What makes expert witnesses credible with jurors? When they show
confidence, but not bravado, a new study suggests.
The study was headed by Robert Cramer, a doctoral student in psychology at
the University of Alabama. Results appeared in the March Journal of the
American Academy of Psychiatry and the Law.
Participating in the study were more than 300 university undergraduates
taking an introductory psychology course who played mock jurors. The subjects
were randomly divided into three groups. Subjects in each group were shown a
video portraying two mock expert witnesses testifying about their evaluation
of a convicted murderer during a postconviction sentencing phase. But the
script was slightly altered for each of the three groups so that the two
witnesses displayed low confidence, medium confidence, or high
For example, the witnesses in the low-confidence video had awkward posture,
showed signs of anxiety, used a quivering tone of voice, and often said"
you know" to seek assurance. Witnesses in the medium-confidence
video had good posture, showed comfort and poise, moderately paced their
speech, and often used the term "I am reasonably certain."
Witnesses in the high-confidence video leaned forward, spoke loudly and
rapidly, and often used the term "I am certain."
After the mock jurors had viewed the video version to which they had been
assigned, they rated the mock witnesses with the Witness Credibility Scale,
which contains 20 items concerning confidence, likability, trustworthiness,
and knowledge and gives an overall credibility score.
The low-confidence witnesses were rated as significantly less credible than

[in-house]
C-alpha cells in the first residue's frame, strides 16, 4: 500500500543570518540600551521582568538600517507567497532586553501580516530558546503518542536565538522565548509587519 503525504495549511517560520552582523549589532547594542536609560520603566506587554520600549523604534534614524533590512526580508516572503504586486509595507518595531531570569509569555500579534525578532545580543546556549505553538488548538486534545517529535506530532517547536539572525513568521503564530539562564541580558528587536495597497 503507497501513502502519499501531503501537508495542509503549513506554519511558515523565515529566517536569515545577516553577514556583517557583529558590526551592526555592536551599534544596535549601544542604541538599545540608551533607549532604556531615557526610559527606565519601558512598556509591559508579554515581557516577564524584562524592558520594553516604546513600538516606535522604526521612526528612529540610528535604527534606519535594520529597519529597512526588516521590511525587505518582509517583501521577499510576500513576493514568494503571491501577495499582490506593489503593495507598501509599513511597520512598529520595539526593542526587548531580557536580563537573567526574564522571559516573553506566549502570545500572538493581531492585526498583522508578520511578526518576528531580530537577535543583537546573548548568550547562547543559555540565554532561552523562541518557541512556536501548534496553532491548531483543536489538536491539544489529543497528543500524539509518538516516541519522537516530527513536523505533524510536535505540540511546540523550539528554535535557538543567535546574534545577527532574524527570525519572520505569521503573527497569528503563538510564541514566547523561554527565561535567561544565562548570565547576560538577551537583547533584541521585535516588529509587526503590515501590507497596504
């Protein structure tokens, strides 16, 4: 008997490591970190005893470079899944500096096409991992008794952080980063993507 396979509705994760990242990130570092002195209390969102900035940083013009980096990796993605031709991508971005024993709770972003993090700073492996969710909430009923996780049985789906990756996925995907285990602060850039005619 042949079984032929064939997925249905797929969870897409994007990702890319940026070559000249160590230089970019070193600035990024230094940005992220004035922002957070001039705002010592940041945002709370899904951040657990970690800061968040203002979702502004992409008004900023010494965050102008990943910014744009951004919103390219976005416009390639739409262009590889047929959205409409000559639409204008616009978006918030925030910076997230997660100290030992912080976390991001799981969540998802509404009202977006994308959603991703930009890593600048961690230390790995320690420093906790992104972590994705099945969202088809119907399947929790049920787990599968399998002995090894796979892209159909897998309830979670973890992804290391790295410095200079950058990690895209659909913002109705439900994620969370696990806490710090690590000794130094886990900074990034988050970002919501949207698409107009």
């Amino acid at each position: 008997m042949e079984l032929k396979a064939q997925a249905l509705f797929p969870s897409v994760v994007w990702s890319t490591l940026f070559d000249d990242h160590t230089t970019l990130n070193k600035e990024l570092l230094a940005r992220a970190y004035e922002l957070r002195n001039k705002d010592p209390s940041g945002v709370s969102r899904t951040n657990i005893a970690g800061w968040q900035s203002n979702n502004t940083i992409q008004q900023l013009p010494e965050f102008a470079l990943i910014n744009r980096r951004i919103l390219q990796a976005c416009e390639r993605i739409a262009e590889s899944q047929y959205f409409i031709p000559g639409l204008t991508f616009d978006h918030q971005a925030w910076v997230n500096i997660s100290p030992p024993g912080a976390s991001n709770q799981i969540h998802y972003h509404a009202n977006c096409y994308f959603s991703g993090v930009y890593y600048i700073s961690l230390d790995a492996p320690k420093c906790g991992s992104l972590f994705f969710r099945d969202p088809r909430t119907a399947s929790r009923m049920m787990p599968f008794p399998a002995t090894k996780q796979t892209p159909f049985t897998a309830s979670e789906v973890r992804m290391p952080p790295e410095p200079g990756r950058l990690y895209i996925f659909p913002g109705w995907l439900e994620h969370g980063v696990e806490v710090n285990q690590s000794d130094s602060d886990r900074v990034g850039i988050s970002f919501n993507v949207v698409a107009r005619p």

both the medium-confidence and high-confidence witnesses, but the
medium-confidence witnesses were rated as significantly more credible than the
Or as Cramer and his group commented in their paper, "Confidence does
not equal credibility, which means, pragmatically speaking, that the most
effective witness may not be the supremely confident witness."
This finding stands, interestingly, in contrast to that of another
study—that lawyers and judges prefer expert witnesses who display high
Cramer and his colleagues also wanted to find out whether the mock jurors'
personalities had influenced their credibility ratings of the mock expert
witnesses. To find out, they evaluated each mock juror on the personality
traits of neuroticism, extroversion, openness, agreeableness, and
conscientiousness, then looked to see whether there were any significant links
between the personality traits that the mock jurors possessed and their
credibility ratings of the mock expert witnesses.
A significant link was found only for extroversion: mock jurors who scored
high on extroversion had rated mock witnesses as significantly more credible
than had mock jurors who scored low on extroversion. This was the case
regardless of whether mock witnesses had portrayed low confidence, medium
confidence, or high confidence.
Why might extroverted jurors find witnesses more credible than introverted
jurors do? Extroverts are positive, friendly, gregarious individuals who seek
out positive interactions with other people. So extroverted jurors may find
expert witnesses credible simply because they, the jurors, feel a positive
rapport with them, Cramer and his group speculated. And if that is indeed the
case, they added, then extroverted jurors might find expert witnesses
especially credible if the witnesses themselves are extroverted.
"Our findings have practical implications for both witness
preparation and jury selection," the researchers concluded. For
instance, if expert witnesses have good posture, but do not lean forward to
persuade jurors; speak with a fair amount of certainty, but not cockiness; and
speak at a measured pace rather than rapidly, they are apt to exude just the
right amount of confidence to persuade jurors that their testimony is
accurate, the researchers believe. And if lawyers want jurors to believe
expert witnesses, then they might do well to select extroverted jurors.
The study was funded by the American Society of Trial Consultants.
"Expert Witness Confidence and Juror Personality: Their Impact
on Credibility and Persuasion in the Courtroom" is posted at<www.jaapl.org/cgi/reprint/37/1/63>.▪